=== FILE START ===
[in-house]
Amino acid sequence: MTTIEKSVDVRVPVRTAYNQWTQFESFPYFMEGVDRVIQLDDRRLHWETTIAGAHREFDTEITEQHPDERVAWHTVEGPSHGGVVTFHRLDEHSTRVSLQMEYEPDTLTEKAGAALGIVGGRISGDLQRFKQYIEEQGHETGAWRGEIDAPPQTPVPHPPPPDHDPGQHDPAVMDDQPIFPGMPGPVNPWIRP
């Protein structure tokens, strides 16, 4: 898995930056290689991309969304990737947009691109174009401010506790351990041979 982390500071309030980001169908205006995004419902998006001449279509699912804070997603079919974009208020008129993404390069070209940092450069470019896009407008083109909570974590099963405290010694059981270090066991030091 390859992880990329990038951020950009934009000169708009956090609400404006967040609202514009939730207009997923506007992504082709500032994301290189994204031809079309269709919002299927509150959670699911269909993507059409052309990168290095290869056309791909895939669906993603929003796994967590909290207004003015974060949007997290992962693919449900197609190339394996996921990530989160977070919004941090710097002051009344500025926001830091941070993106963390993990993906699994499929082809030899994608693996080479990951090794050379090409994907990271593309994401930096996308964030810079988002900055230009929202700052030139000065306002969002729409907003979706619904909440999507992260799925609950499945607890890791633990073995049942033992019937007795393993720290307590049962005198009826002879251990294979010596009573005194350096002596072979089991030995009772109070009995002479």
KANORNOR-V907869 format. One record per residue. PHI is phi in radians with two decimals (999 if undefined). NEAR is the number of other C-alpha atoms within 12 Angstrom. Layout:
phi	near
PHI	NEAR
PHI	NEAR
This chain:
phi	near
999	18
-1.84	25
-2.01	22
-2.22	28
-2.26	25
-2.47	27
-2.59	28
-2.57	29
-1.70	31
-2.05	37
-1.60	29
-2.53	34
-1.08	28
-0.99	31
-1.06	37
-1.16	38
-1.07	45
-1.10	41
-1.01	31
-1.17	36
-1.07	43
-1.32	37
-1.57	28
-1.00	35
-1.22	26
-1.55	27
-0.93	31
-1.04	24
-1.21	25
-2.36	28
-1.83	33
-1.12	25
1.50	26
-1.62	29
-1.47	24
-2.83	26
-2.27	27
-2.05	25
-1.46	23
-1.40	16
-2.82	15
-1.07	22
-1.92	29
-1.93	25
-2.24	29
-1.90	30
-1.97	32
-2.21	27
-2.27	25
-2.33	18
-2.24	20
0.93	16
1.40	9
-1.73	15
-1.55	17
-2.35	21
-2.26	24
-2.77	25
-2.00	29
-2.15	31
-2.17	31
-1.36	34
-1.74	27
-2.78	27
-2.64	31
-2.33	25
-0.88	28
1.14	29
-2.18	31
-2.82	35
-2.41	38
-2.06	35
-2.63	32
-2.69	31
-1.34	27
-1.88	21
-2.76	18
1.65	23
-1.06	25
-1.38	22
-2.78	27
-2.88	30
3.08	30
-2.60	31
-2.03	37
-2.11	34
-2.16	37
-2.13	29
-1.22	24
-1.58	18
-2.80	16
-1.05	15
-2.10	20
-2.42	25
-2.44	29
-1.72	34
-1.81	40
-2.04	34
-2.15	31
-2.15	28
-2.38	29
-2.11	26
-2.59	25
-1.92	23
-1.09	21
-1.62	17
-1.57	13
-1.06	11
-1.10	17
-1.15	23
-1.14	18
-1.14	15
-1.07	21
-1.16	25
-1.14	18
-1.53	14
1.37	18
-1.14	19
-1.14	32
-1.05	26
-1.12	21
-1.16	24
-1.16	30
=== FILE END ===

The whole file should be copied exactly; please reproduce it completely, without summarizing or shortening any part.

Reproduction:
[in-house]
Amino acid sequence: MTTIEKSVDVRVPVRTAYNQWTQFESFPYFMEGVDRVIQLDDRRLHWETTIAGAHREFDTEITEQHPDERVAWHTVEGPSHGGVVTFHRLDEHSTRVSLQMEYEPDTLTEKAGAALGIVGGRISGDLQRFKQYIEEQGHETGAWRGEIDAPPQTPVPHPPPPDHDPGQHDPAVMDDQPIFPGMPGPVNPWIRP
């Protein structure tokens, strides 16, 4: 898995930056290689991309969304990737947009691109174009401010506790351990041979 982390500071309030980001169908205006995004419902998006001449279509699912804070997603079919974009208020008129993404390069070209940092450069470019896009407008083109909570974590099963405290010694059981270090066991030091 390859992880990329990038951020950009934009000169708009956090609400404006967040609202514009939730207009997923506007992504082709500032994301290189994204031809079309269709919002299927509150959670699911269909993507059409052309990168290095290869056309791909895939669906993603929003796994967590909290207004003015974060949007997290992962693919449900197609190339394996996921990530989160977070919004941090710097002051009344500025926001830091941070993106963390993990993906699994499929082809030899994608693996080479990951090794050379090409994907990271593309994401930096996308964030810079988002900055230009929202700052030139000065306002969002729409907003979706619904909440999507992260799925609950499945607890890791633990073995049942033992019937007795393993720290307590049962005198009826002879251990294979010596009573005194350096002596072979089991030995009772109070009995002479």
KANORNOR-V907869 format. One record per residue. PHI is phi in radians with two decimals (999 if undefined). NEAR is the number of other C-alpha atoms within 12 Angstrom. Layout:
phi	near
PHI	NEAR
PHI	NEAR
This chain:
phi	near
999	18
-1.84	25
-2.01	22
-2.22	28
-2.26	25
-2.47	27
-2.59	28
-2.57	29
-1.70	31
-2.05	37
-1.60	29
-2.53	34
-1.08	28
-0.99	31
-1.06	37
-1.16	38
-1.07	45
-1.10	41
-1.01	31
-1.17	36
-1.07	43
-1.32	37
-1.57	28
-1.00	35
-1.22	26
-1.55	27
-0.93	31
-1.04	24
-1.21	25
-2.36	28
-1.83	33
-1.12	25
1.50	26
-1.62	29
-1.47	24
-2.83	26
-2.27	27
-2.05	25
-1.46	23
-1.40	16
-2.82	15
-1.07	22
-1.92	29
-1.93	25
-2.24	29
-1.90	30
-1.97	32
-2.21	27
-2.27	25
-2.33	18
-2.24	20
0.93	16
1.40	9
-1.73	15
-1.55	17
-2.35	21
-2.26	24
-2.77	25
-2.00	29
-2.15	31
-2.17	31
-1.36	34
-1.74	27
-2.78	27
-2.64	31
-2.33	25
-0.88	28
1.14	29
-2.18	31
-2.82	35
-2.41	38
-2.06	35
-2.63	32
-2.69	31
-1.34	27
-1.88	21
-2.76	18
1.65	23
-1.06	25
-1.38	22
-2.78	27
-2.88	30
3.08	30
-2.60	31
-2.03	37
-2.11	34
-2.16	37
-2.13	29
-1.22	24
-1.58	18
-2.80	16
-1.05	15
-2.10	20
-2.42	25
-2.44	29
-1.72	34
-1.81	40
-2.04	34
-2.15	31
-2.15	28
-2.38	29
-2.11	26
-2.59	25
-1.92	23
-1.09	21
-1.62	17
-1.57	13
-1.06	11
-1.10	17
-1.15	23
-1.14	18
-1.14	15
-1.07	21
-1.16	25
-1.14	18
-1.53	14
1.37	18
-1.14	19
-1.14	32
-1.05	26
-1.12	21
-1.16	24
-1.16	30